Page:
Muslims across the world have joined Gambians in mourning the sudden death of the Caliph General of Darsilameh Sanghajor Sheriff Caliphate. Sheikh Muhideen Hydara, a descendant of Prophet Muhammad [Peace be Upon Him], died on Tuesday after a brief sickness in his Foni Kansala village.
Caliph Hydara was laid to rest at Darsilameh Sanghajor where thousands of people attended his burial.
Sheikh Muhideen Hydara, who succeeded his brother Sheriff Ahmad Fadel (Amfal) to the throne in 2008, was one of the most important spiritual leaders in the country and the region. In fact, due to his high caliber status, the late Muhideen was given the honour of leading prayers during many gatherings, especially those involving the Sheriff dynasty. He led prayers during last November’s national day of prayer session organised by the Ahlul Bayeet Foundation in The Gambia.
The family of Sheriff Muhideen said the late Caliph signaled his Tuesday’s death. In an audio message, one of his daughters explained what her father told them before his death. “My father told us he will go to Brikama on Sunday and return to Darsilameh Sanghajor on Tuesday. He knew he was dying in the midst of his family on Tuesday. My father had even sent a charity in the form of a ram to Darsilameh a day before he had died.” The Caliph never said a word after he had said La ilaha Ilallahu Muhammadu Rasulullahi [I bear witness that there is God but Allah and that Muhammad is His Messenger].
Muhideen had dedicated his life to inculcating spiritual knowledge in people, offering prayers, reciting the names of Allah and reading the Quran. He had presided over Darsilameh Sanghajor’s annual islamic gatherings during his caliphate period.
The Darsilameh Caliph came to prominence on July 29, 2014 when he was arrested along with the alkalo of Darsilameh Sanghajor Buyeh Touray for refusing to perform Eid ul-Fitr prayers on a previous day. The duo was charged with disobeying former President Yahya Jammeh’s radio announcement that all Muslims must hold prayers on July 29th. Muhideen and Buyeh Touray were arraigned in court on August 12, 2014.
After several months of trial, former Magistrate Ebrima Jaiteh of Brikama in May 2015 acquitted and discharged Muhideen Hydara and Buyeh Touray of all the charges. Magistrate Jaiteh handed down judgment after having “carefully read through all the testimonies adduced by the prosecution and defence witnesses in the case file. In as much as I have looked at the testimonies, and the arguments of the defence counsels in detail in order to ensure fairness, I will only limit my comments, my observations, and my findings to as it relates to the charge of Conspiracy to commit a felony and Disobedience to lawful order contrary to sections 368 and 116 of the Criminal Code of The Gambia. It is the cardinal principle in criminal cases that, the legal and evidential burden of proving every element of the offence beyond reasonable doubt lies on the prosecution. Although the prosecution can do so by either direct or circumstantial evidence, the law requires that in either case the prosecution bears the legal burden of proving all the elements of the offence necessary to establish the guilt of the accused beyond reasonable doubt.”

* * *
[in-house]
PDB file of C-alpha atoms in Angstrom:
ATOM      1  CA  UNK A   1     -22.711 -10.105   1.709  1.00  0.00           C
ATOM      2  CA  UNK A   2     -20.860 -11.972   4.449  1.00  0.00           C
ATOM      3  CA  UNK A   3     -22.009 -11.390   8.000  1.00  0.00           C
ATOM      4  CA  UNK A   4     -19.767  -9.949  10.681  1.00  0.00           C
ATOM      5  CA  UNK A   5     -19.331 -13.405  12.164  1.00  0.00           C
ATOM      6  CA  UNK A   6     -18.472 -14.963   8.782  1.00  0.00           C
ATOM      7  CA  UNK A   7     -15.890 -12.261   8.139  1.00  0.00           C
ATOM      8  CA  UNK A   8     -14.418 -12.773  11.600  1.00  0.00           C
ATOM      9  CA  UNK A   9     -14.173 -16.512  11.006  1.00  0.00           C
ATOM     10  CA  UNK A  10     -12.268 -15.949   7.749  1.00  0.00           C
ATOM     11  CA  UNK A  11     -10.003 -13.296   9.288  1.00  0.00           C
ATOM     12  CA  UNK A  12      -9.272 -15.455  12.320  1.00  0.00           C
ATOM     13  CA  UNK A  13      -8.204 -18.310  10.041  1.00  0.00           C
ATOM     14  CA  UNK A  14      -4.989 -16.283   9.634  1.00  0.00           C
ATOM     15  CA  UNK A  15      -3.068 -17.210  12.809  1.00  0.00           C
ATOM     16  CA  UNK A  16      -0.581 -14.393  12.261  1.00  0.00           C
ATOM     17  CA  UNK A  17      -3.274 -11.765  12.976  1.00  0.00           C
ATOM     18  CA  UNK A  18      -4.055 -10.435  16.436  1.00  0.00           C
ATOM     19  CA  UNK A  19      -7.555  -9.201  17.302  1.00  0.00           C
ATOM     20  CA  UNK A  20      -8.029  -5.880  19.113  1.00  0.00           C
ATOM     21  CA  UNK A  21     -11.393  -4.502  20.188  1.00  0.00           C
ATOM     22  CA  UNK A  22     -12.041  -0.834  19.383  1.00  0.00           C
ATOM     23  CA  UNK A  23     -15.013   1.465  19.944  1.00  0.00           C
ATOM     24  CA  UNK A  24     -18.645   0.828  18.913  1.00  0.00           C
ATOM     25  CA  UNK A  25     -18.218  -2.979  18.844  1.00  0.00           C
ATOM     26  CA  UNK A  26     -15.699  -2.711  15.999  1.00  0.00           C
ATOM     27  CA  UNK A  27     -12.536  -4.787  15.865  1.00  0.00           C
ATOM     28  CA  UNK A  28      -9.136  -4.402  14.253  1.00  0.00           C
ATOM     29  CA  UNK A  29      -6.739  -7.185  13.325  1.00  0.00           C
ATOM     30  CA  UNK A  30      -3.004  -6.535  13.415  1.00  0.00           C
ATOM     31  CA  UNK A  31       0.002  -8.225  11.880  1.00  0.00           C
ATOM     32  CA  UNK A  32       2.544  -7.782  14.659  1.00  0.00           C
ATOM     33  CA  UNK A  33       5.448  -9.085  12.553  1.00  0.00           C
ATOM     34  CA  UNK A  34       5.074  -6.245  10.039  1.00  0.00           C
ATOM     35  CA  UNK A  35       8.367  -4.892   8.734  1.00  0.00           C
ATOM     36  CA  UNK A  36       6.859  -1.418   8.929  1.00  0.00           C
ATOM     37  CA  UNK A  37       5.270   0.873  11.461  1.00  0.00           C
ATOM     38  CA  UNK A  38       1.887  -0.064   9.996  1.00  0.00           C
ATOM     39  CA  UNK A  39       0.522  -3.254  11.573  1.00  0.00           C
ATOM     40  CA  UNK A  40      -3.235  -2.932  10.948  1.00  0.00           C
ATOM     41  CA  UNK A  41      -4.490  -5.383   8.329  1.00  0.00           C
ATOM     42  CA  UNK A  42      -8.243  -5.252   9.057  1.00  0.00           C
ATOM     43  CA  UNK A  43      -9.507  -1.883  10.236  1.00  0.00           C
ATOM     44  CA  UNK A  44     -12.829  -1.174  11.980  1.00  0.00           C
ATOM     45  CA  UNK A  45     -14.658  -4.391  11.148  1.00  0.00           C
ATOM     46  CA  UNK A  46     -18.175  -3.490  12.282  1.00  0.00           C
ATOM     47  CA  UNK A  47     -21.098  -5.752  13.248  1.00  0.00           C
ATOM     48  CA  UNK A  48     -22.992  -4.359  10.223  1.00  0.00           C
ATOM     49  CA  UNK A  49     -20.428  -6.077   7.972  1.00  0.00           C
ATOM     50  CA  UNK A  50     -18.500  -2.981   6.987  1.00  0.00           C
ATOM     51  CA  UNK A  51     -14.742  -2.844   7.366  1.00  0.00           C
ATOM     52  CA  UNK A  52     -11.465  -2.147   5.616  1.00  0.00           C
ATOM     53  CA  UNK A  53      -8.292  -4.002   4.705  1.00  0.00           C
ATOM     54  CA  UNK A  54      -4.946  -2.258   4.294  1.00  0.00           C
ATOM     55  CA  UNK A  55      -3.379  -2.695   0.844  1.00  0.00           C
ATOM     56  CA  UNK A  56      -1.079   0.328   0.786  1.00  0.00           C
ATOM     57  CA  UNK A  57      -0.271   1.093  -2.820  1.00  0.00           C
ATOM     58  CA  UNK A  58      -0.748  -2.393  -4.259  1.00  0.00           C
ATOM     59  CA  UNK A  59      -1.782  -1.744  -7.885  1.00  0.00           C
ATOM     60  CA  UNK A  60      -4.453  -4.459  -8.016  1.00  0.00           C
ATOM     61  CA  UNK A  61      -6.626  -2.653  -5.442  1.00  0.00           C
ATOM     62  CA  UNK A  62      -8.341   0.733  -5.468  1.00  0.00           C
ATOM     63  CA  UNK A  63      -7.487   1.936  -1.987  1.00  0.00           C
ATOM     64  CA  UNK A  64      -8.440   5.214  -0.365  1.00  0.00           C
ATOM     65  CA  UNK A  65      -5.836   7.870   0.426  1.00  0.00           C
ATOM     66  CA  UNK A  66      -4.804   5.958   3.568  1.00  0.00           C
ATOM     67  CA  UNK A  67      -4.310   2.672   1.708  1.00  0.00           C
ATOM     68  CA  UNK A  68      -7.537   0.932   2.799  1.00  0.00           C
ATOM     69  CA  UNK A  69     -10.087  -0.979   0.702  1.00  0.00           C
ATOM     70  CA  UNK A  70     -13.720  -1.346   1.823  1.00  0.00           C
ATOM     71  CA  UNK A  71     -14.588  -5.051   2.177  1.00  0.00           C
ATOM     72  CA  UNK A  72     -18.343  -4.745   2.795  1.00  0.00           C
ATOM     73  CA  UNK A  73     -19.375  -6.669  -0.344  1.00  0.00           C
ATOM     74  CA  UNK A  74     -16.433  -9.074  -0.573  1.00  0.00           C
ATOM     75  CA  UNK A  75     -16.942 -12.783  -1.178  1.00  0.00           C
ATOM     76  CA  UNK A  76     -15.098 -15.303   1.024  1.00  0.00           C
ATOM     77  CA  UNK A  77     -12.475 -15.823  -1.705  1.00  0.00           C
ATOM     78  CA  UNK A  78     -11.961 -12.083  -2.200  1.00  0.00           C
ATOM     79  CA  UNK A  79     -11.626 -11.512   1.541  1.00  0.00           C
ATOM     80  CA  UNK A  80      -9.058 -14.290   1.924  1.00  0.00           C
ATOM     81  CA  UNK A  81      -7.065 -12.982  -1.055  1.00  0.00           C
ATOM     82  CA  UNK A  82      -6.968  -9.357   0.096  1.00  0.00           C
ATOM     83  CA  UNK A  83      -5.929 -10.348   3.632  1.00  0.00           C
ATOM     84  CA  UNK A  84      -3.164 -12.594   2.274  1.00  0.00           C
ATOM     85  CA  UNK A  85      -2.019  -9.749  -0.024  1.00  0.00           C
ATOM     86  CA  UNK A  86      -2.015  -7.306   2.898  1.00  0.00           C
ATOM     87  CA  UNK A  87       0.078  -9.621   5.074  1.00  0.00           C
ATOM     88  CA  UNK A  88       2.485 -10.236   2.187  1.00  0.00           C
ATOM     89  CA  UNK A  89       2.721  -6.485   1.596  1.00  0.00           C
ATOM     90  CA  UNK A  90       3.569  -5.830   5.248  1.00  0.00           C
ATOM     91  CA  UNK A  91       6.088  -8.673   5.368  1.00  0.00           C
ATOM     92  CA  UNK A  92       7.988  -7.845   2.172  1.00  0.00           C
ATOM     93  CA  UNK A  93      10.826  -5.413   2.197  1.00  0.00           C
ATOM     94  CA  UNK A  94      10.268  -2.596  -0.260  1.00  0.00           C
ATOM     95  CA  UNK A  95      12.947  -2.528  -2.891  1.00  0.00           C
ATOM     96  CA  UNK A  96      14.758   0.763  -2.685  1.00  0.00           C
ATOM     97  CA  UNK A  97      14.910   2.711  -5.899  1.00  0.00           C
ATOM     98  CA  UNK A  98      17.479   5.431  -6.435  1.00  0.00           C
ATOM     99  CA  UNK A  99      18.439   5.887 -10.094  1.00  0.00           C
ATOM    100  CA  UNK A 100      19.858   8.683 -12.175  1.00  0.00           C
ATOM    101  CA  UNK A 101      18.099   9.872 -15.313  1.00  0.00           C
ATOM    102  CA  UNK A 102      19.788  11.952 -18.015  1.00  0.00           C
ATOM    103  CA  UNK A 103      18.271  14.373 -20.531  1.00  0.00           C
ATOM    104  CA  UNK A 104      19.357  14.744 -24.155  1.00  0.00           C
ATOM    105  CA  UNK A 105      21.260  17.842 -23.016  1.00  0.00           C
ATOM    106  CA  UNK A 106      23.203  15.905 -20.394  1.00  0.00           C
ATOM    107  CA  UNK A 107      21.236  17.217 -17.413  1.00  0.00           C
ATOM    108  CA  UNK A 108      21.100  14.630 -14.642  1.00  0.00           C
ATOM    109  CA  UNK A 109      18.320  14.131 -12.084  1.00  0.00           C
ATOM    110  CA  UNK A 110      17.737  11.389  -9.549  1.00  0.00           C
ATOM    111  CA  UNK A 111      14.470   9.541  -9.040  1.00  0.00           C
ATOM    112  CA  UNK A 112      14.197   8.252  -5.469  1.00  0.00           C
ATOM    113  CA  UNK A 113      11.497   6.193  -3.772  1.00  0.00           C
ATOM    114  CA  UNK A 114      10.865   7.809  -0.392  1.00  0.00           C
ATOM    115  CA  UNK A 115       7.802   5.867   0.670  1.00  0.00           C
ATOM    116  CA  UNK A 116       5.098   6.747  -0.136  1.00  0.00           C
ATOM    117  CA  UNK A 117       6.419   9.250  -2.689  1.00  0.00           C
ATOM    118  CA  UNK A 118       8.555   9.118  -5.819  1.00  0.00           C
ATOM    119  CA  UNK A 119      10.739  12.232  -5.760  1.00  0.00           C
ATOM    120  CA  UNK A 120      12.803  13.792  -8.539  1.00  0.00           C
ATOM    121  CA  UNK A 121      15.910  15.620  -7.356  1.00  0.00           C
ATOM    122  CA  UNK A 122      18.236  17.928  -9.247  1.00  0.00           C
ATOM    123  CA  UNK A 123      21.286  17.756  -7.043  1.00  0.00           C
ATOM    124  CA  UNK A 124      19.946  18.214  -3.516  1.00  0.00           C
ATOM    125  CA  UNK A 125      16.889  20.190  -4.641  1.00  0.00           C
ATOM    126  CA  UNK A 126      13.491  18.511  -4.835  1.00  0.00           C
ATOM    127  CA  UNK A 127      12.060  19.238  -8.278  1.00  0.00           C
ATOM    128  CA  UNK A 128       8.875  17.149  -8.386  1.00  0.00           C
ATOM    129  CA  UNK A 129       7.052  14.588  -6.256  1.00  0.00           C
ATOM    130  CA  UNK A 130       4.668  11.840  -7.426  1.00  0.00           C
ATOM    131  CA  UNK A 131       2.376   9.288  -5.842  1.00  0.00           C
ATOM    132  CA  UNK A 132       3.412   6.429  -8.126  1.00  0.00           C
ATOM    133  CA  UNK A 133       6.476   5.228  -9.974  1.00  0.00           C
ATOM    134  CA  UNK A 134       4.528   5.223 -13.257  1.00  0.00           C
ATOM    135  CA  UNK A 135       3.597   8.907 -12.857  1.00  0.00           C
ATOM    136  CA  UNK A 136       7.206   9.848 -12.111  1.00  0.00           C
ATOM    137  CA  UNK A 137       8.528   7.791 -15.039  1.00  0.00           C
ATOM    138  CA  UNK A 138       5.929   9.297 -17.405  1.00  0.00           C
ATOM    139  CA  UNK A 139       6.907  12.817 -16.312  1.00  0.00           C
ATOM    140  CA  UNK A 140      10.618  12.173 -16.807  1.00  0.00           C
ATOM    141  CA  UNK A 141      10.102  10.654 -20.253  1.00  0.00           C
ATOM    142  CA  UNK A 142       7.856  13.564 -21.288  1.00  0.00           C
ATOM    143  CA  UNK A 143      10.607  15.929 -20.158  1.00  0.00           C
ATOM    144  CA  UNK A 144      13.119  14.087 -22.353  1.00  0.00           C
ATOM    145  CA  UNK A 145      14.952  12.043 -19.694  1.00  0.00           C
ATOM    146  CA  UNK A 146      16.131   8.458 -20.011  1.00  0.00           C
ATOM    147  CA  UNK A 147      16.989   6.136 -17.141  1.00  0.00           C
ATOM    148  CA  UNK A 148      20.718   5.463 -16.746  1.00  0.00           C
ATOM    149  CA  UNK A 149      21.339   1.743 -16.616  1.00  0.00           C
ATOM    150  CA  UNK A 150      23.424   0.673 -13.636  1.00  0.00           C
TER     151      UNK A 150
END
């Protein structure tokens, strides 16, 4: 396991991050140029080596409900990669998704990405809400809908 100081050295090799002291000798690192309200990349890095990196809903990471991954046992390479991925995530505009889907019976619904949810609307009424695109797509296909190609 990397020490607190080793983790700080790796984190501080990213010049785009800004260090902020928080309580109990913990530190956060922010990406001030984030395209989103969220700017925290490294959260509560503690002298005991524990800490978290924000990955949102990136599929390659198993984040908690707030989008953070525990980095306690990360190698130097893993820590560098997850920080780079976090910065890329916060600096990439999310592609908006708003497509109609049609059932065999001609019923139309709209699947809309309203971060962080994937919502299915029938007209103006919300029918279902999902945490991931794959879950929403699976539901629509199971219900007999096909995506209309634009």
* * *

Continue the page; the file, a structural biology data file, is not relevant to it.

The Magistrate, who would later pay the price of handing down justice, said the prosecution had not proven its case.
“The fundamental issue under the law of Conspiracy is whether there was an agreement or meeting of the minds between the first accused person Muhideen Hydara and the second accused person Buyeh Touray. In order to answer this issue, I read in detail all the evidence of the prosecution’s witnesses and most importantly, the evidence of PW1, Momodou Lamin Jarju, PW2 Seedy Gibba and PW3, Seedy Saidykhan. The evidence of Momodou Lamin Jarju, who is the Chief of Kanfenda, did not personally visit Damilameh Sanghanjor during the crises and did not testify that the first and second persons made an agreement nor had the intention to commit felony or an unlawful act. The entire evidence of Momodou Lamin Jarju did no help the prosecution in proving the elements of conspiracy. Momodou Lamin Jarju’s testimony is a bundle of hearsay evidence, in particular when he testified that, “the chief of Bondali Dembo Badjie called and informed him that the Governor said the president said that if you don’t pray on Monday, you should not pray on Tuesday.” This statement is injurious to section 19 of the 1994 Evidence Act and did not fall within the exception to the rule of hearsay evidence,” Magistrate Jaiteh ruled.
Many people who knew the late Muhideen Hydara described him as a very pious, kind-hearted man of God. “My family urges Muslims to pray for the soul of my uncle,” a nephew of the Caliph Lamin Sabally told Kairo News. “I last spoke to Uncle Muhideen on Saturday, exactly three days before his death. His last advice to me was a renewal of his message that I should do my best to fulfill all the five pillars of Islam. I really miss a beloved uncle.”